Tertullian (145 - 220 A.D.) wrote about the very issue of which we are considering in Chapter XVII.-Sundry August Titles, Descriptive of Deity, Applied to the Son, Not, as Praxeas Would Have It, Only to the Father, of Tertullian Against Praxeas:


Meanwhile, let this be my immediate answer to the argument which they adduce from the Revelation of John: "I am the Lord which is, and which was, and which is to come, the Almighty; “ [218] and from all other passages which in their opinion make the designation of Almighty God unsuitable to the Son. As if, indeed, He which is to come were not almighty; whereas even the Son of the Almighty is as much almighty as the Son of God is God.[7]


So, Tertullian, too, attributed Revelation 1:8 to Jesus and wrote directly that Jesus was as much almighty (omnipotent) as the Father.


Origen (185 – 254 A.D.) also attributed Revelation 1:8 to Jesus. Emphatically. From Chapter II.-On Christ of Origen de Principiis Book I:


And that you may understand that the omnipotence of Father and Son is one and the same, as God and the Lord are one and the same with the Father, listen to the manner in which John speaks in the Apocalypse: "Thus saith the Lord God, which is, and which was, and which is to come, the Almighty.” [50] For who else was "He which is to come" than Christ? And as no one ought to be offended, seeing God is the Father, that the Saviour is also God; so also, since the Father is called omnipotent, no one ought to be offended that the Son of God is also called omnipotent.[8] (Emphasis mine.)


Origen, too, directly stated that Jesus is omnipotent (almighty) as well as God the Father.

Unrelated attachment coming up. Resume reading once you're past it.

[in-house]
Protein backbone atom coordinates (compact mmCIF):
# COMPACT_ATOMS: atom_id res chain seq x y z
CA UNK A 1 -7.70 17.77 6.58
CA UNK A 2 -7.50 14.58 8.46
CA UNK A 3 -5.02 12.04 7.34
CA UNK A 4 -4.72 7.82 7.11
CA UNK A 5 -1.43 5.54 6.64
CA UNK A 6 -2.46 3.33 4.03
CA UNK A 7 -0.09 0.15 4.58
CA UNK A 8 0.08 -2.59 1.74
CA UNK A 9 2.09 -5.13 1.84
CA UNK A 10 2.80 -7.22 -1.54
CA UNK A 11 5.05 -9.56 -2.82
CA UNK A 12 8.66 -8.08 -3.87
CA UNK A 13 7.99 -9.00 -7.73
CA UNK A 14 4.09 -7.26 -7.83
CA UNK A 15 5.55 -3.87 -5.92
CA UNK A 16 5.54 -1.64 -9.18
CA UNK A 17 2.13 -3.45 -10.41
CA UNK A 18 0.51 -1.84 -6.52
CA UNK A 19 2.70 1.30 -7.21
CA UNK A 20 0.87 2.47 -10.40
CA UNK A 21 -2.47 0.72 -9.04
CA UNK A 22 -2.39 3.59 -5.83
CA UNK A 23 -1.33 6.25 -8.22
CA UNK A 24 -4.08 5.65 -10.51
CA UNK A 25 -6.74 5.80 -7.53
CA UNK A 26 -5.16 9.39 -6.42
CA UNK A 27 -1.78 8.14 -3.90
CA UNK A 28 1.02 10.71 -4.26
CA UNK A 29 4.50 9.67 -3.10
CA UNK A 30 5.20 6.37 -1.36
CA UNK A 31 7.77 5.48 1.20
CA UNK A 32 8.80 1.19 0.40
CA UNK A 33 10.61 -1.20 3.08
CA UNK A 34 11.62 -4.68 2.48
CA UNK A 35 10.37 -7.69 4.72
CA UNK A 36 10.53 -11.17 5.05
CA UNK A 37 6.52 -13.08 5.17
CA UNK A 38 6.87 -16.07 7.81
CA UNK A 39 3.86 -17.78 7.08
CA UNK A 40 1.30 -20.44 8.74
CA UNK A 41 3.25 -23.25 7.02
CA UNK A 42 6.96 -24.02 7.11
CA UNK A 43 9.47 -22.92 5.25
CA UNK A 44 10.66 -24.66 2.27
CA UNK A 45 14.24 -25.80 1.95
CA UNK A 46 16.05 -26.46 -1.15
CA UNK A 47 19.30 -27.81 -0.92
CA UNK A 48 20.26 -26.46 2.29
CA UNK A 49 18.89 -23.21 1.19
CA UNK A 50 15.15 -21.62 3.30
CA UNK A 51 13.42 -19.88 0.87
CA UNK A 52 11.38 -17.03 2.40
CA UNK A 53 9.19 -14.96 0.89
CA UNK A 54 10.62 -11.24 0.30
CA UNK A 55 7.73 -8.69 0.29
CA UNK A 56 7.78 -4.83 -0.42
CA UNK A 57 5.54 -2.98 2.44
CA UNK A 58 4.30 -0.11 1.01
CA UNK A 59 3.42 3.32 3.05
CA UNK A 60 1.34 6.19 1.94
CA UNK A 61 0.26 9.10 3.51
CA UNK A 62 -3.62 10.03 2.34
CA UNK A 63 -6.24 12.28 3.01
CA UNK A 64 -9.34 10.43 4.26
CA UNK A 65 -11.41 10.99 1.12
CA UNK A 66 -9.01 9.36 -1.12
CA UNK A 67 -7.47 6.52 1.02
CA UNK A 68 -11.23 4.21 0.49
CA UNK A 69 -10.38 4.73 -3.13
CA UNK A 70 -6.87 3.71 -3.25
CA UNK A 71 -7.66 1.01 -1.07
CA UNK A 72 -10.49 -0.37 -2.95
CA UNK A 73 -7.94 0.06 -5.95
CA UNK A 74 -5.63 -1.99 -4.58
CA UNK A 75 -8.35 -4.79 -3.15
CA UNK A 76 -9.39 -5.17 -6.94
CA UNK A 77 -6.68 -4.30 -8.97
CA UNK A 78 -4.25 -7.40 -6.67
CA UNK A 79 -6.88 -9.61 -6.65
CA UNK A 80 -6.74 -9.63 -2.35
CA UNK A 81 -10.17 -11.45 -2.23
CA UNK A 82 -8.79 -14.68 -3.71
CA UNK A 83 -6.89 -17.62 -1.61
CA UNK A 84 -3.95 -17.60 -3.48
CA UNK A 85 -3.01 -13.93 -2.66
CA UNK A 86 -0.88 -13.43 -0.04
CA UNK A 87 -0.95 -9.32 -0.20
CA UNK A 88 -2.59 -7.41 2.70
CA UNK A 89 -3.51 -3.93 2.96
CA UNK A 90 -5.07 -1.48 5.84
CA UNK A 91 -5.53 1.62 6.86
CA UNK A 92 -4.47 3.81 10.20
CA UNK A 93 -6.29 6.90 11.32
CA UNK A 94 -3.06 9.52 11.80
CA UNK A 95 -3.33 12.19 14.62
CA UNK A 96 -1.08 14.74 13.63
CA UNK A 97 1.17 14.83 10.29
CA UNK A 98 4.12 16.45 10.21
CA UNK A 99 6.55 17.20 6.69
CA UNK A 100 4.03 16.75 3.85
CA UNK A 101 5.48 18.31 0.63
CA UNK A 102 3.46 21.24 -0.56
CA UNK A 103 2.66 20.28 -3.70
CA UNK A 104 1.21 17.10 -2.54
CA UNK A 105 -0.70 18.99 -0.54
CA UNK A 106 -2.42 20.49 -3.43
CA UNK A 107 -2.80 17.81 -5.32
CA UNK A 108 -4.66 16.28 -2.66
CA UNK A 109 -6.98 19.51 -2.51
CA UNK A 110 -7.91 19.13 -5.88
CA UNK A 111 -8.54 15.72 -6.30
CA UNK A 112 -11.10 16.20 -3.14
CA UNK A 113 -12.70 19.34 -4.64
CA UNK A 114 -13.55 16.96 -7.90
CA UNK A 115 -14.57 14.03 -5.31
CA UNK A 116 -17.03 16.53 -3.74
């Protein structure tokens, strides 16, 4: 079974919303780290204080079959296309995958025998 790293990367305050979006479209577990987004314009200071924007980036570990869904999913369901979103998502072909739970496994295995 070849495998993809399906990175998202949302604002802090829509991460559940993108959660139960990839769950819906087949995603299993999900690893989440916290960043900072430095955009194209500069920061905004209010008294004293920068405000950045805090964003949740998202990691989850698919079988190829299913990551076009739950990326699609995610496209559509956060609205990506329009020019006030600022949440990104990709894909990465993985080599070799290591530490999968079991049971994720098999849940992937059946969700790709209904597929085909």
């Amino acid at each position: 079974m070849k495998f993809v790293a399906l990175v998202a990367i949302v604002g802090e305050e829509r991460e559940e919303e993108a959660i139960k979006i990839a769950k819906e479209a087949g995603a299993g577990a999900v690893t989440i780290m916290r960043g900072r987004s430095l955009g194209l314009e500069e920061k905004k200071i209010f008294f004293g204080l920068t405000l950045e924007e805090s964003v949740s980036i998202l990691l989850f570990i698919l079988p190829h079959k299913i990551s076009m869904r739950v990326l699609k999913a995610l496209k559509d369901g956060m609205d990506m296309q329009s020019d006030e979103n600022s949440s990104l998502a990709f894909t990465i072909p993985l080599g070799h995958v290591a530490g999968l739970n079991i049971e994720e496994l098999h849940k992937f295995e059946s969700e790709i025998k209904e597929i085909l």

As such, the ANFs attributed Revelation 1:8 to Jesus, not the Father.


What do commentators and other authorities say in regards to the speaker of Revelation 1:8?


John Gill stated, “…These are the words of Christ himself…and is no small proof of the proper deity of Christ.”[9]


David Guzik elaborated much further:


Some have wondered if it is God the Father or God the Son speaking here. We suspect it is God the Son, Jesus Christ, and we believe this for many reasons. First, since it is Jesus' Revelation, it seems appropriate that He introduces it. Second, the titles Alpha and Omega and the Beginning and the End are titles expressly claimed by Jesus (Revelation 22:13). Third, though the title who is and who was and who is to come is used of God the Father in Revelation 1:4, it is also true of God the Son, and seems to be directed to Jesus in Revelation 11:17 and 16:5.[10]


In Every Prophecy in the Bible, John F. Walvoord wrote: